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#### Raerin

##### Member

- Oct 7, 2013

- 46

I know that on the xy plane z = 0, so the direction vector is (1,1,0). Would a direction vector of the parallel line be (2,2,0)?

If so the final equation is p=(4,2,-7)+s(1,1,0) + t(2,2,0)?

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- Thread starter
- #1

- Oct 7, 2013

- 46

I know that on the xy plane z = 0, so the direction vector is (1,1,0). Would a direction vector of the parallel line be (2,2,0)?

If so the final equation is p=(4,2,-7)+s(1,1,0) + t(2,2,0)?

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- Mar 5, 2012

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A plane has 2 independent direction vectors.

I know that on the xy plane z = 0, so the direction vector is (1,1,0). Would a direction vector of the parallel line be (2,2,0)?

If so the final equation is p=(4,2,-7)+s(1,1,0) + t(2,2,0)?

I'm afraid (1,1,0) and (2,2,0) are not independent.

That's because one is a multiple of the other.

Proper independent vectors would for instance be (1,0,0) and (0,1,0).

They both have z-coordinate 0, and one is

Anyway, the question asks for an equation.

That would be an equation of the form ax+by+cz=d.

Since you know that the plane is supposed to be parallel to the xy plane, what would its general form be?

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- #3

- Oct 7, 2013

- 46

So the second direction vector in the parallel plane just need to have z=0 and be non-colinear with the first vector?A plane has 2 independent direction vectors.

I'm afraid (1,1,0) and (2,2,0) are not independent.

That because one is a multiple of the other.

Proper independent vectors would for instance be (1,0,0) and (0,1,0).

They both have z-coordinate 0, and one isnota multiple of the other.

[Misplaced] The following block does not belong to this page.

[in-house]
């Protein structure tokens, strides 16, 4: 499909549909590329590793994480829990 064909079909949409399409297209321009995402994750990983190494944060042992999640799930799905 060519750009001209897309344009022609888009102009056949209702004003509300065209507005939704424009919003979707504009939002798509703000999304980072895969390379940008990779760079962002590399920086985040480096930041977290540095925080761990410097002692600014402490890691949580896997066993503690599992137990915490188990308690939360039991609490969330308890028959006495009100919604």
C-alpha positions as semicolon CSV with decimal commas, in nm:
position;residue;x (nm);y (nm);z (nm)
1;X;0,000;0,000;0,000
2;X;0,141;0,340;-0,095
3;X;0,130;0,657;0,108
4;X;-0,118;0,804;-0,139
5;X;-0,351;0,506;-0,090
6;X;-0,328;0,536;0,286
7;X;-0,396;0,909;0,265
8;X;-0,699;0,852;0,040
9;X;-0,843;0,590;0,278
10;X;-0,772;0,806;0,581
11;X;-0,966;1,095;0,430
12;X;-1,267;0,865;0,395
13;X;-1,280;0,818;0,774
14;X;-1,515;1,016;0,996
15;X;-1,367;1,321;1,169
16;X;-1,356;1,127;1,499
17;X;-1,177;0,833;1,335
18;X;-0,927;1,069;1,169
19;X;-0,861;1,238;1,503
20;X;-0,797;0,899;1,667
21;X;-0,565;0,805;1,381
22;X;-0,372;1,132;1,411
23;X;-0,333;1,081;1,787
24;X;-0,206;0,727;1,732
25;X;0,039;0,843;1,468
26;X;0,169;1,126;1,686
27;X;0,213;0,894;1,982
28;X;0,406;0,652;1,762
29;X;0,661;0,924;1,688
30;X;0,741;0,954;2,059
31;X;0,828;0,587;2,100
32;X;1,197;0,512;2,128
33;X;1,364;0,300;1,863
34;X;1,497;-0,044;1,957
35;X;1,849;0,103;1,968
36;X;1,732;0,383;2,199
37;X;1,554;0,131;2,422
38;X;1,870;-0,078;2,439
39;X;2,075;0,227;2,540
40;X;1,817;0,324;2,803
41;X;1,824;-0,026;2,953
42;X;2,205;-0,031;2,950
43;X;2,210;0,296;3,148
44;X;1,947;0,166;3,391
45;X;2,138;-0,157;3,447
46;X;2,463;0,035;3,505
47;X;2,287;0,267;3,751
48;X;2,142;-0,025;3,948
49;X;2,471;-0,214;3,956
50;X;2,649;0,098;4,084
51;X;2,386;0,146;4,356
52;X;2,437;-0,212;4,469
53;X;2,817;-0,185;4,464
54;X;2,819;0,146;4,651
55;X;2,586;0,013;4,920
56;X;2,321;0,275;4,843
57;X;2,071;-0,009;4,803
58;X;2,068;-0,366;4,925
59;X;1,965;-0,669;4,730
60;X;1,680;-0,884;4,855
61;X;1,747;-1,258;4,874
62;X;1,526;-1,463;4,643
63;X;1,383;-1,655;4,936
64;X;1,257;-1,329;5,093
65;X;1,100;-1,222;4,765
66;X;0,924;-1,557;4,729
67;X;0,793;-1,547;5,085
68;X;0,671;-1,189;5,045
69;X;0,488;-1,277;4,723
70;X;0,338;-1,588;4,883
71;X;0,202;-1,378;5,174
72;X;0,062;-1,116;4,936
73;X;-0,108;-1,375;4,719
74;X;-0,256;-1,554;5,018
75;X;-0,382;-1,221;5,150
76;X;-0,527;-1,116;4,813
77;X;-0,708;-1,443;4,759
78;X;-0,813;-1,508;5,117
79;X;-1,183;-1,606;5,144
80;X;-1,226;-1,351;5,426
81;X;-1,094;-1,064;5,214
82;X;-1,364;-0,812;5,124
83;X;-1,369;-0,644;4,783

Anyway, the question asks for an equation.

That would be an equation of the form ax+by+cz=d.

Since you know that the plane is supposed to be parallel to the xy plane, what would its general form be?

For (1,0,0) the equation would be:

z + 7 = 0?

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- Mar 5, 2012

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Yep.So the second direction vector in the parallel plane just need to have z=0 and be non-colinear with the first vector?

Not sure how you tie (1,0,0) in, but yes, that is the equation of the plane parallel to the xy plane which contains (4,2,-7).For (1,0,0) the equation would be:

z + 7 = 0?

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- #5

- Oct 7, 2013

- 46

I found the cross product between (1,1,0) and (1,0,0). The result was (0,0,1) and I just subbed in (4, 2, -7) to z=0 to find the d value of the equation ax+by+cz+d=0Yep.

Not sure how you tie (1,0,0) in, but yes, that is the equation of the plane parallel to the xy plane which contains (4,2,-7).

This method is correct, right? Or was my answer just coincidentally right?

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- #6

- Mar 5, 2012

- 8,774

The method is correct yes.I found the cross product between (1,1,0) and (1,0,0). The result was (0,0,1) and I just subbed in (4, 2, -7) to z=0 to find the d value of the equation ax+by+cz+d=0

This method is correct, right? Or was my answer just coincidentally right?

- Jan 29, 2012

- 1,151

The "direction vector" of what? You use "direction vectors" to find the equaton of aWhat is the equation of a plane that passes through the point (4,2,-7) and is parallel to the xy plane?

I know that on the xy plane z = 0, so the direction vector is (1,1,0).

And here youWould a direction vector of the parallel line be (2,2,0)?

If the xy- plane, where every point has the form (x, y, 0) has equation z= 0, isn't it obvious that the equation of a plane parallel to that must be "z= constant" for some constant?If so the final equation is p=(4,2,-7)+s(1,1,0) + t(2,2,0)?